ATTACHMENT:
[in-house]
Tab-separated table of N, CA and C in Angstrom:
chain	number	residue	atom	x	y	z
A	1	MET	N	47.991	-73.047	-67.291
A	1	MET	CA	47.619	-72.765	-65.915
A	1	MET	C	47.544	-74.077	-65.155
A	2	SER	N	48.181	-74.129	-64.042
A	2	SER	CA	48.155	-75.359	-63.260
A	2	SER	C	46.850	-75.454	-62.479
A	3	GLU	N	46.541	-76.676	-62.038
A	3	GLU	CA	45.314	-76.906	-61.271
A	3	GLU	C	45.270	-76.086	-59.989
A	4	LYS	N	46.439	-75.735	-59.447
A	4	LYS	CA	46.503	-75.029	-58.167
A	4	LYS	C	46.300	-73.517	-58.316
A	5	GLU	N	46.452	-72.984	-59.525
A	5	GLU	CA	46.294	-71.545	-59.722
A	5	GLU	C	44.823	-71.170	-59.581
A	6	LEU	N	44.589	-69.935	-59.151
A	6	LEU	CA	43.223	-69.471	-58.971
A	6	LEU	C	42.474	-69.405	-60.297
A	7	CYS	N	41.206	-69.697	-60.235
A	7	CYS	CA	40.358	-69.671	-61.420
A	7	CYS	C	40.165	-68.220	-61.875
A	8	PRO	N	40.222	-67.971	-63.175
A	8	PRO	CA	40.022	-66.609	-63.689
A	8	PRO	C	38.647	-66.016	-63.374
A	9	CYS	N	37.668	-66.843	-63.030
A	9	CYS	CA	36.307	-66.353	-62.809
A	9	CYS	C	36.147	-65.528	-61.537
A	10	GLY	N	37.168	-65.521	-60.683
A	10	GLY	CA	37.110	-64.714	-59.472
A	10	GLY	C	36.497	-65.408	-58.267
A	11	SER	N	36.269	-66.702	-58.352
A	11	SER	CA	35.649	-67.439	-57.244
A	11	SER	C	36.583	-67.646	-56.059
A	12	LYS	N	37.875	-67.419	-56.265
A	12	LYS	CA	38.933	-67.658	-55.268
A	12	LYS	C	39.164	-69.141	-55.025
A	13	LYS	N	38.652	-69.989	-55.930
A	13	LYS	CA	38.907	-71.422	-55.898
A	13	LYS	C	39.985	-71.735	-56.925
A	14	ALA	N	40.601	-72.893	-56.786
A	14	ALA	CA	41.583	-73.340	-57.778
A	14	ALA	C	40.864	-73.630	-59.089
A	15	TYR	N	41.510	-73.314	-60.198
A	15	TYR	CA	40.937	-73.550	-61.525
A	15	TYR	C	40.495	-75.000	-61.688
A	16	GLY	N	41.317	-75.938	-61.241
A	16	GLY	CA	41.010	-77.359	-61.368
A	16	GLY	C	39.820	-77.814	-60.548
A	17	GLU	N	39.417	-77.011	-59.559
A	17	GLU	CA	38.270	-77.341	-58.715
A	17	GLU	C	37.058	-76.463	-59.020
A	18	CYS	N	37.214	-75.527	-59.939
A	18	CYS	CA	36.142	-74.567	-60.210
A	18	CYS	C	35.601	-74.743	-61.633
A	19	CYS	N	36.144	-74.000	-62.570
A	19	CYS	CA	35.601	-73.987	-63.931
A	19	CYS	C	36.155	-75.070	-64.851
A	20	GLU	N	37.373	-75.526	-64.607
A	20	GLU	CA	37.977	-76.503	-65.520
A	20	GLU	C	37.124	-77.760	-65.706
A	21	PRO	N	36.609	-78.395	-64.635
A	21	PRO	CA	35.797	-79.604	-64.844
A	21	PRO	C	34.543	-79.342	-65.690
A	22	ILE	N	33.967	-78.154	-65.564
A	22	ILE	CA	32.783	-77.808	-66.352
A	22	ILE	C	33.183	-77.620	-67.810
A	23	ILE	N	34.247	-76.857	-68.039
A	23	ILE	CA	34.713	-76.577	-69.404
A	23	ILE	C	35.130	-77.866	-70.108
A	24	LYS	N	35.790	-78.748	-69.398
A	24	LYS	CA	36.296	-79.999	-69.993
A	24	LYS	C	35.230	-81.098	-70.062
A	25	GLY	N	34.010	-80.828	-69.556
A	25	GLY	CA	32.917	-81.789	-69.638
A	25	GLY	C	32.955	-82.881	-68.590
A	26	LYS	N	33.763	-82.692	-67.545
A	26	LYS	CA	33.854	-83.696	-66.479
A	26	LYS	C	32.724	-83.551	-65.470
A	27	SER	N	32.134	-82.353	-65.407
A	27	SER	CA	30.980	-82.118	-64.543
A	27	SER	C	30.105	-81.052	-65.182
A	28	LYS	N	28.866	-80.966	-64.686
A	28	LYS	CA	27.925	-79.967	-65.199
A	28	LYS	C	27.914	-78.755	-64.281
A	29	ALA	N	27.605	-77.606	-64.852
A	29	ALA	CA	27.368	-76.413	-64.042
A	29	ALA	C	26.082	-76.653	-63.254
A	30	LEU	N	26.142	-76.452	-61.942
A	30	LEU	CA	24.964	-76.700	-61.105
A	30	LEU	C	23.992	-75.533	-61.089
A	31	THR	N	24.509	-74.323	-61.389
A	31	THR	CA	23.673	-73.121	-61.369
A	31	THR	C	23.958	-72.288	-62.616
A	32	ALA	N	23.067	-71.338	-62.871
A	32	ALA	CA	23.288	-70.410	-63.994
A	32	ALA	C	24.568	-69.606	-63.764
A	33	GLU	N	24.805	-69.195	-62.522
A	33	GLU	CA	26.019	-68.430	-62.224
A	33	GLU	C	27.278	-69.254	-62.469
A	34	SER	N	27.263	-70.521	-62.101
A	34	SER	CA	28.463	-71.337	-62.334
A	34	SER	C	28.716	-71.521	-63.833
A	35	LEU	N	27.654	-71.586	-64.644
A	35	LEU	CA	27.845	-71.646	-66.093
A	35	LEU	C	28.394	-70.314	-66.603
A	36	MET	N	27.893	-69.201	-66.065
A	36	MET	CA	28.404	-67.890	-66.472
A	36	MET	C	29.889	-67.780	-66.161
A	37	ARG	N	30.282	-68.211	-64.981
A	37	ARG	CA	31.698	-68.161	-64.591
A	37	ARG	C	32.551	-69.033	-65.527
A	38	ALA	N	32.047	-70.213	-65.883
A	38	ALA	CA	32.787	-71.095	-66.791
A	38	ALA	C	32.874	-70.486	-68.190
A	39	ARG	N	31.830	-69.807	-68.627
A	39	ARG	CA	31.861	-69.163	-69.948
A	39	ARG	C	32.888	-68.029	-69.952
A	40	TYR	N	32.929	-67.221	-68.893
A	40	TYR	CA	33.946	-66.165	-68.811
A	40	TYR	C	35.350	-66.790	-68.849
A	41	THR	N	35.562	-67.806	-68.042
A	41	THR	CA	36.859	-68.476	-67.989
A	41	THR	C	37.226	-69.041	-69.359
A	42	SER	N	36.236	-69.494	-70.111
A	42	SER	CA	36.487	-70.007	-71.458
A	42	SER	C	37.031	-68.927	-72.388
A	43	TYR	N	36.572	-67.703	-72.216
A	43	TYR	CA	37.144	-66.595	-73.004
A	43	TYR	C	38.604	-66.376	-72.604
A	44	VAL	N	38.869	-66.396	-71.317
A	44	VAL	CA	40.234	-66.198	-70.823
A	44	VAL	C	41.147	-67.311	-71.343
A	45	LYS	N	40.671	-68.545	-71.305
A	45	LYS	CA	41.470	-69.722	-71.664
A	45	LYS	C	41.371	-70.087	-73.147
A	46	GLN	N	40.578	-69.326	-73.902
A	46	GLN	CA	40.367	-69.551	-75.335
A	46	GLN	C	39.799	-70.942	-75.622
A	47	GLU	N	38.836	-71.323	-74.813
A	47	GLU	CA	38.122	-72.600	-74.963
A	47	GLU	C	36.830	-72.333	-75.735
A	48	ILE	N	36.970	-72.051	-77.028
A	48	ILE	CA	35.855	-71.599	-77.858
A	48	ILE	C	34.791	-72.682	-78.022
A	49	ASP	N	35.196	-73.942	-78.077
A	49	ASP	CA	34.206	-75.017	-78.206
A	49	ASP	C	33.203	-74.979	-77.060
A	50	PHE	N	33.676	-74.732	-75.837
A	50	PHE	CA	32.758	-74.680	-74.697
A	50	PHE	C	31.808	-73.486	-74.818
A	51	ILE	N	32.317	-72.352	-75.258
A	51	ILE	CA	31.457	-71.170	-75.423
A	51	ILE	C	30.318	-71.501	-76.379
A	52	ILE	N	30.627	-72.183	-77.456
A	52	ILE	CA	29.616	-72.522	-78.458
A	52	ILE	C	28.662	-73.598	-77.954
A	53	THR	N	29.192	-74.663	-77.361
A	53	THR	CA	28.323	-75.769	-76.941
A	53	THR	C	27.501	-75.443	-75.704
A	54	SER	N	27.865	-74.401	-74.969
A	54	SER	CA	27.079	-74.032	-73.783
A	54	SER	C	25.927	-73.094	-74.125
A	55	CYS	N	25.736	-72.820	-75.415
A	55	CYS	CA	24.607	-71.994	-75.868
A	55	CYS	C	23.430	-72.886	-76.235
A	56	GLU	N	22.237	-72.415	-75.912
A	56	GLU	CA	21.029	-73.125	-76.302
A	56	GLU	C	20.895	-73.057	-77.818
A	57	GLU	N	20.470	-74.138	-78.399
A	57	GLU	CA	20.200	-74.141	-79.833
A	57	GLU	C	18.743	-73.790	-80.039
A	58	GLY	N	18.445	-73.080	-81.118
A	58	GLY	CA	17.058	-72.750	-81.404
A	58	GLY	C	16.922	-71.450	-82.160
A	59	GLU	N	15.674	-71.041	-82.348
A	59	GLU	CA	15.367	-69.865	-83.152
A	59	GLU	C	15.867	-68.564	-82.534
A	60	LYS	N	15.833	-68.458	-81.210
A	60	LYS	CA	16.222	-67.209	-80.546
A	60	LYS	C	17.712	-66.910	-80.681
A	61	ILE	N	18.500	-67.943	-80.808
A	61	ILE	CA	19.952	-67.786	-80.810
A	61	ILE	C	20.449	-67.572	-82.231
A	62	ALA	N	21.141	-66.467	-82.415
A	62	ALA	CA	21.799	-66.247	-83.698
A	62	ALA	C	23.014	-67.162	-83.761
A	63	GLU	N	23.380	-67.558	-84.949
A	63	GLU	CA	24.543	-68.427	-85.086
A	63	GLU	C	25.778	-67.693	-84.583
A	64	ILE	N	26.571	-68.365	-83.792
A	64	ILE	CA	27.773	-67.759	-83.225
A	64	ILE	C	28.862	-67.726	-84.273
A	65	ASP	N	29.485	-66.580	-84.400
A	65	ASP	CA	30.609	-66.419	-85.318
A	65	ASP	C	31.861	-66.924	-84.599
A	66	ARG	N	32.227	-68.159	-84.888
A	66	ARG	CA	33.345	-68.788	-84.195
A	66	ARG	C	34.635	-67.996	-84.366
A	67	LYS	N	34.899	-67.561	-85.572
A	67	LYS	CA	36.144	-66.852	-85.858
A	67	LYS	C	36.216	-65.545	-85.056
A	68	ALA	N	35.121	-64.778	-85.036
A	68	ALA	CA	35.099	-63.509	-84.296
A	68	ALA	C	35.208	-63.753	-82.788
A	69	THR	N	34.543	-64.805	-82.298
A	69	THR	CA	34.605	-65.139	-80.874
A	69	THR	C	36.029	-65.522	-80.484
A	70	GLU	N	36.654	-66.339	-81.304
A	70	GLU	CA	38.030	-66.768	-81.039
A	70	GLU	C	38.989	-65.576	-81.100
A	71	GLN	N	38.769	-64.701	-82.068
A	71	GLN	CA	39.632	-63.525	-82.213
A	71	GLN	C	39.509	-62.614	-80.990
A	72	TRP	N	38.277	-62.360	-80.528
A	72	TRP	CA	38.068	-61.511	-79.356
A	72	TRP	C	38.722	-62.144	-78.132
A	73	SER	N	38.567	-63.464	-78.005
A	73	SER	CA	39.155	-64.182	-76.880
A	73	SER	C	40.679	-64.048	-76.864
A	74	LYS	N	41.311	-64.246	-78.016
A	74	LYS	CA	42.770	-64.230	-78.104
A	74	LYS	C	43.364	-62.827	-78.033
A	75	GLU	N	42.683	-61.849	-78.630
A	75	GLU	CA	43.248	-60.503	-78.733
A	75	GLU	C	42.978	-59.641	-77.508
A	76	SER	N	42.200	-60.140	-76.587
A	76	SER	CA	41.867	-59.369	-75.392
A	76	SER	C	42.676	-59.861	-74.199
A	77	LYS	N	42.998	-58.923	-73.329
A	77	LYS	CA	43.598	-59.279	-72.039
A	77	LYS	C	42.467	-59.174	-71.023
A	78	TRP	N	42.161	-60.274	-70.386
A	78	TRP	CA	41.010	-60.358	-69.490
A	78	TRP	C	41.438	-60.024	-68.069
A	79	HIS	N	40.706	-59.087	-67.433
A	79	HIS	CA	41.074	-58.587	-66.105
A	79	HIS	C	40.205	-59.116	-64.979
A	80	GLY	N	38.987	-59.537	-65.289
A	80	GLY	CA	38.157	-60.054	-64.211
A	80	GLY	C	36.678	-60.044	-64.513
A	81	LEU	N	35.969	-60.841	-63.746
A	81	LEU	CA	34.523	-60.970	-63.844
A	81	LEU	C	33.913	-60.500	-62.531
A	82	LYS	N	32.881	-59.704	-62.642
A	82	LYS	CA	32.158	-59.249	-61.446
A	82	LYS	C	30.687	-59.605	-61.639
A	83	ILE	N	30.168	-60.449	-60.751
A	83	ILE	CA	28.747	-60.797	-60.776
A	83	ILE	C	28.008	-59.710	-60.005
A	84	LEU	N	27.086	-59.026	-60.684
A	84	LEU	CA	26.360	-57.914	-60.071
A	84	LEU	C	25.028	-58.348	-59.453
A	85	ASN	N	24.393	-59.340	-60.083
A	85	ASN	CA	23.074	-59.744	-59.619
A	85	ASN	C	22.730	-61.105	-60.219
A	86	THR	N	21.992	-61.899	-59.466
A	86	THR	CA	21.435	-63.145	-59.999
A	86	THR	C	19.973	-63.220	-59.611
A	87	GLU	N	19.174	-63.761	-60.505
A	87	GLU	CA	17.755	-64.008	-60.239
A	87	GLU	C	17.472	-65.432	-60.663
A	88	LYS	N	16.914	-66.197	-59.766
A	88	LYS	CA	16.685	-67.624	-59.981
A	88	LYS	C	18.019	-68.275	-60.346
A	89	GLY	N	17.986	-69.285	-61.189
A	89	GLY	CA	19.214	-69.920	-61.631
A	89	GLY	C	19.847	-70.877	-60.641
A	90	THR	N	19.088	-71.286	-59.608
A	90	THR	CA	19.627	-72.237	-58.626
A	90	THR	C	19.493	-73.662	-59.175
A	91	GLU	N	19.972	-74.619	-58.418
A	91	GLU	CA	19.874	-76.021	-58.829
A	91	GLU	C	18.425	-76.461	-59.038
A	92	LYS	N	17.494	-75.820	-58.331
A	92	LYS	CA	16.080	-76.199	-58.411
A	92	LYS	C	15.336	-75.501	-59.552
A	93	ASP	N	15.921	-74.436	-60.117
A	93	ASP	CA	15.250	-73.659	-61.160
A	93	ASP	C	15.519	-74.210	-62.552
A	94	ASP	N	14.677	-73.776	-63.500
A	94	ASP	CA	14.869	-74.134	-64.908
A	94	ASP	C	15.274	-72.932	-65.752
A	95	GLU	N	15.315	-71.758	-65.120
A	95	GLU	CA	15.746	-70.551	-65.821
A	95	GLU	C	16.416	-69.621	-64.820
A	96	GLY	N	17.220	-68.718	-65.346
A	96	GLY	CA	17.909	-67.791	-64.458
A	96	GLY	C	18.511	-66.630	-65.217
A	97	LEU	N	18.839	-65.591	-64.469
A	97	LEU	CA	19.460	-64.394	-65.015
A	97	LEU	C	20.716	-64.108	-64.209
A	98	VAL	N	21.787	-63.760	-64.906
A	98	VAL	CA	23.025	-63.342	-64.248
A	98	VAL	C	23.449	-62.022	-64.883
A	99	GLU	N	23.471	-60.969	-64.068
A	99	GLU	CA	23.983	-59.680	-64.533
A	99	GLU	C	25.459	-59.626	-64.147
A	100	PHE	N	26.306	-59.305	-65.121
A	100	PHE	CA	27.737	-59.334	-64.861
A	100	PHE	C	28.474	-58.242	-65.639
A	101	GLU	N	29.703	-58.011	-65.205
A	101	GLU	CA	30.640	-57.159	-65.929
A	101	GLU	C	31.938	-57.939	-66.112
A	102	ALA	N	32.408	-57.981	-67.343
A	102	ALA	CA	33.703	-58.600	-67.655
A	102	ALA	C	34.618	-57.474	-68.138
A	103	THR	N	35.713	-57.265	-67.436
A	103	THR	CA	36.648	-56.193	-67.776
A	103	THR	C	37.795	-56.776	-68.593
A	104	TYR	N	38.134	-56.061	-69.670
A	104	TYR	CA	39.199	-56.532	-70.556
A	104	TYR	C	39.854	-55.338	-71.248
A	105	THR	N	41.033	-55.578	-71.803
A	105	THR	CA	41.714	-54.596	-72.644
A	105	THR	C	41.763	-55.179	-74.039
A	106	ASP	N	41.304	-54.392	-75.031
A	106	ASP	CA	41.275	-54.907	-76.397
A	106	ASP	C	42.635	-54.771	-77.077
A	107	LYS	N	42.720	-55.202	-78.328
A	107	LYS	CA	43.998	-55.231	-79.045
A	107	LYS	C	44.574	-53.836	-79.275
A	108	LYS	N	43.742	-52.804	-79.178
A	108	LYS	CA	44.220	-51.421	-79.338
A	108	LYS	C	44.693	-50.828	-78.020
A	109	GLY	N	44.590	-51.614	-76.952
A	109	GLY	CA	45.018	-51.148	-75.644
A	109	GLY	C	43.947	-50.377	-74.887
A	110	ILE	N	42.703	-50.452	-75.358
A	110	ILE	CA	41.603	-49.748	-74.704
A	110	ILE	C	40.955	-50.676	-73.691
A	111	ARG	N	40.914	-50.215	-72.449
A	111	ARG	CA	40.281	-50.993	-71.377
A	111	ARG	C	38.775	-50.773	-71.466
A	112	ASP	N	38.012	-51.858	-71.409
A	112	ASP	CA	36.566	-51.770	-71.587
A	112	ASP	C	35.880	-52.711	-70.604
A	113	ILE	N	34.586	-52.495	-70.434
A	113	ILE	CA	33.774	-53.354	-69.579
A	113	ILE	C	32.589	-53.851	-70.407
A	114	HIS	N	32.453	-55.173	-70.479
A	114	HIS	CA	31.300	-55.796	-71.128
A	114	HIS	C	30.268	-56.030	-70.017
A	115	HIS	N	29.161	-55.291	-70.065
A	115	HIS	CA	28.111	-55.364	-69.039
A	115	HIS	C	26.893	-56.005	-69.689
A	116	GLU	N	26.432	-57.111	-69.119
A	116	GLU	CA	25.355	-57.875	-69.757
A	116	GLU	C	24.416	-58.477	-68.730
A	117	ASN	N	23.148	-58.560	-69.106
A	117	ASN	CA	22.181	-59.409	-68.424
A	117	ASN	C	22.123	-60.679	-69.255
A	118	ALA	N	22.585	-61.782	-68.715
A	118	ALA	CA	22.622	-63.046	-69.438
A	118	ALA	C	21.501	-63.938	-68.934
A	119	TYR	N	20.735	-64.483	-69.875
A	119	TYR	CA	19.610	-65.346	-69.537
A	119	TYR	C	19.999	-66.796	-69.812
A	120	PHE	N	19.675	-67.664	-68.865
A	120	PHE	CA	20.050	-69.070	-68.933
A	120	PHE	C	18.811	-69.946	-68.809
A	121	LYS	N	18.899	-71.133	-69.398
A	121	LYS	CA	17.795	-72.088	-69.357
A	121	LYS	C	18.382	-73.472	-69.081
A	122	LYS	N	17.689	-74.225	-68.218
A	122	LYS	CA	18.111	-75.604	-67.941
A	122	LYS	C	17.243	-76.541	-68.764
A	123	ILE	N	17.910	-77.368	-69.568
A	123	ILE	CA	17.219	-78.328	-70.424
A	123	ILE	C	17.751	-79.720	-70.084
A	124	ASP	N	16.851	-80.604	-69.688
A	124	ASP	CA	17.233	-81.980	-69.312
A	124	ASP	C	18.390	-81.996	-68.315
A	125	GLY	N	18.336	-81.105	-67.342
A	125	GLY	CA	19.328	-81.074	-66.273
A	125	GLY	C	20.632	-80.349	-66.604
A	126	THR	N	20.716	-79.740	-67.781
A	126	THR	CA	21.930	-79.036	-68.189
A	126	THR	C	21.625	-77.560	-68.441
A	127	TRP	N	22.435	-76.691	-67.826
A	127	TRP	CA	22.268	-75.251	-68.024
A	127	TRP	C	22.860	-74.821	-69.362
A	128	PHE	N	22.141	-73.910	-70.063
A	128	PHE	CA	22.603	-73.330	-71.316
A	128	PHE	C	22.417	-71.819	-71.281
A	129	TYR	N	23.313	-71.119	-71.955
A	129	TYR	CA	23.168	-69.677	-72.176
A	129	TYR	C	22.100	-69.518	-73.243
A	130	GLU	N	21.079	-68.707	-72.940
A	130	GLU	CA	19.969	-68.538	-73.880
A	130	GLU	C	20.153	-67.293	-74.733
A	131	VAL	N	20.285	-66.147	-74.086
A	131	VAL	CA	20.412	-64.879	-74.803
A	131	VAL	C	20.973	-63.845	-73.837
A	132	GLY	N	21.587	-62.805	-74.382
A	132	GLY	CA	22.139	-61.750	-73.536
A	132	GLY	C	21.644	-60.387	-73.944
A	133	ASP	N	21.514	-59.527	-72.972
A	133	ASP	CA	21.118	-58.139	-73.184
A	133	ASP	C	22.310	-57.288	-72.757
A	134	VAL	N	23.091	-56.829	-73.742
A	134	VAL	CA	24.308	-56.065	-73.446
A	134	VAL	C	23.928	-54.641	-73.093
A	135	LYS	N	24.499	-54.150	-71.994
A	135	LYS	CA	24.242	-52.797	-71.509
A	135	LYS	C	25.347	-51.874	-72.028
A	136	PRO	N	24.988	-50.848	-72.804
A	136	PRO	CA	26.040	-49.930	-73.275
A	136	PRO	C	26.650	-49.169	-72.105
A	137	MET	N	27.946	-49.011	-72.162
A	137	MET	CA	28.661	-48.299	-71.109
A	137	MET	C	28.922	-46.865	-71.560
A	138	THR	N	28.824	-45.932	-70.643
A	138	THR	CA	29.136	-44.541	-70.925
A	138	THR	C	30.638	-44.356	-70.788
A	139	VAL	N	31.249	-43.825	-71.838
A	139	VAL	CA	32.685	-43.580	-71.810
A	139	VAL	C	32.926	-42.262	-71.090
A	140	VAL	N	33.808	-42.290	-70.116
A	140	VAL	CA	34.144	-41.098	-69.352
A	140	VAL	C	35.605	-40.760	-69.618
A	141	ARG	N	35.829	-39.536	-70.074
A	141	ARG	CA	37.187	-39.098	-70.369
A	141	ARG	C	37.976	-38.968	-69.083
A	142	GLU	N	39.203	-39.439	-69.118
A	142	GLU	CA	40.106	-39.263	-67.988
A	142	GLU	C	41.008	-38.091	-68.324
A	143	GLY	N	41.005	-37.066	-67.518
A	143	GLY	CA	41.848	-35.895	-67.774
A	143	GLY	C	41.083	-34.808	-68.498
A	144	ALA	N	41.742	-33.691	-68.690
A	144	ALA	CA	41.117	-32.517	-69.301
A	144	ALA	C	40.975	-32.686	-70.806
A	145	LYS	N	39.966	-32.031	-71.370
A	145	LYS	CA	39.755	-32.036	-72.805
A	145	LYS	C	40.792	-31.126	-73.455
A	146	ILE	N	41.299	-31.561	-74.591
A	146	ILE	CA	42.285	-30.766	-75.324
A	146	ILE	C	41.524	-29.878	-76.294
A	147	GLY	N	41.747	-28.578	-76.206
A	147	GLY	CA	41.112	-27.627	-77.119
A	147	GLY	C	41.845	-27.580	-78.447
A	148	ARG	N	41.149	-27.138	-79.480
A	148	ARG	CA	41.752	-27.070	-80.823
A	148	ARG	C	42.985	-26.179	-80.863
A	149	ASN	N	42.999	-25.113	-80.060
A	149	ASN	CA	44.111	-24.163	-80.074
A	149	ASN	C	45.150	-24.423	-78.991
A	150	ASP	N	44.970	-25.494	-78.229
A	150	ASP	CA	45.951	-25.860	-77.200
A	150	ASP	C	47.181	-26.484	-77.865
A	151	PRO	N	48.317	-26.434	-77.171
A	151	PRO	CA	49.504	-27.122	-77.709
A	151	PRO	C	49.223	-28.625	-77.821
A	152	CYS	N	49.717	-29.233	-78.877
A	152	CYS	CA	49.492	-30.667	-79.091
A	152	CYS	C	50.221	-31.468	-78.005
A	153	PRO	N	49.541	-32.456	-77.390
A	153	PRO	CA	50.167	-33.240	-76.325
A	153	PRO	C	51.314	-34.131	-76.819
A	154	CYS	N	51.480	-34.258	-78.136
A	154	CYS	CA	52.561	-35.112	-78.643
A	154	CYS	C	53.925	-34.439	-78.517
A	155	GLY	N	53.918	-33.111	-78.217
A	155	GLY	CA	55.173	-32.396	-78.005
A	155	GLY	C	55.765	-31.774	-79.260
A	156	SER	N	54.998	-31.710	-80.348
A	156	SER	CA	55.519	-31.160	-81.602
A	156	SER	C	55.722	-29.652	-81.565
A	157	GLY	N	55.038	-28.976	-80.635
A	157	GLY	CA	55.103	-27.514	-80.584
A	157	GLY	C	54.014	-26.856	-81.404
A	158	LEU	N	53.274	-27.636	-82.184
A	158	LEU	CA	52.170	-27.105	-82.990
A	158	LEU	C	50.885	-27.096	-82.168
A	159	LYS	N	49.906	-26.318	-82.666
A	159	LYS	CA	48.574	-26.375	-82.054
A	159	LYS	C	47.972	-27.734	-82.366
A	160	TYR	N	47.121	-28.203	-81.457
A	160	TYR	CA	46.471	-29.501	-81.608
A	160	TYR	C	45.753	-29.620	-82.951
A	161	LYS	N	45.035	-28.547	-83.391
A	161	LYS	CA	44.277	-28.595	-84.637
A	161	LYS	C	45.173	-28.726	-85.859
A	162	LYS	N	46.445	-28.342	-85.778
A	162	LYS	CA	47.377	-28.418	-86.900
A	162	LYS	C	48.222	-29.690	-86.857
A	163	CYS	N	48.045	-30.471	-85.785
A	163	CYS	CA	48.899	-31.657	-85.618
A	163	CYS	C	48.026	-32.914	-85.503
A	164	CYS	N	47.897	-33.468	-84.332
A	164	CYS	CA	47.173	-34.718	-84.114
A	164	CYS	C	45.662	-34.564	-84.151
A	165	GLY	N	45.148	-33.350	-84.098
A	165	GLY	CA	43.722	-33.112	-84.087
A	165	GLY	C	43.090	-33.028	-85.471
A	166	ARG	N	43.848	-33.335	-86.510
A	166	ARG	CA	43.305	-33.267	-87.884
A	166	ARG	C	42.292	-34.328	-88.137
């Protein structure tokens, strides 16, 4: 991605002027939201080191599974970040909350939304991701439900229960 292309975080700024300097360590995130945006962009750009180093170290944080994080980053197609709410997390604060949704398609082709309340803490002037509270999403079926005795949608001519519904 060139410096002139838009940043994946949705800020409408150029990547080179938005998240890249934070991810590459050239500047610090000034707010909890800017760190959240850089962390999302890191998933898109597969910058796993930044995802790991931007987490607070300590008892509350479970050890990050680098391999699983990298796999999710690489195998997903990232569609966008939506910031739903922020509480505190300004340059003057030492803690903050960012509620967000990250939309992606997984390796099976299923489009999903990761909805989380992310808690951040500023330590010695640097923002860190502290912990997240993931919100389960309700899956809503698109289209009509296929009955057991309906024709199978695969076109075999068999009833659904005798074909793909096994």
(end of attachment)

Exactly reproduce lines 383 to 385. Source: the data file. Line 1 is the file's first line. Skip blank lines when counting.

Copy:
A	127	TRP	CA	22.268	-75.251	-68.024
A	127	TRP	C	22.860	-74.821	-69.362
A	128	PHE	N	22.141	-73.910	-70.063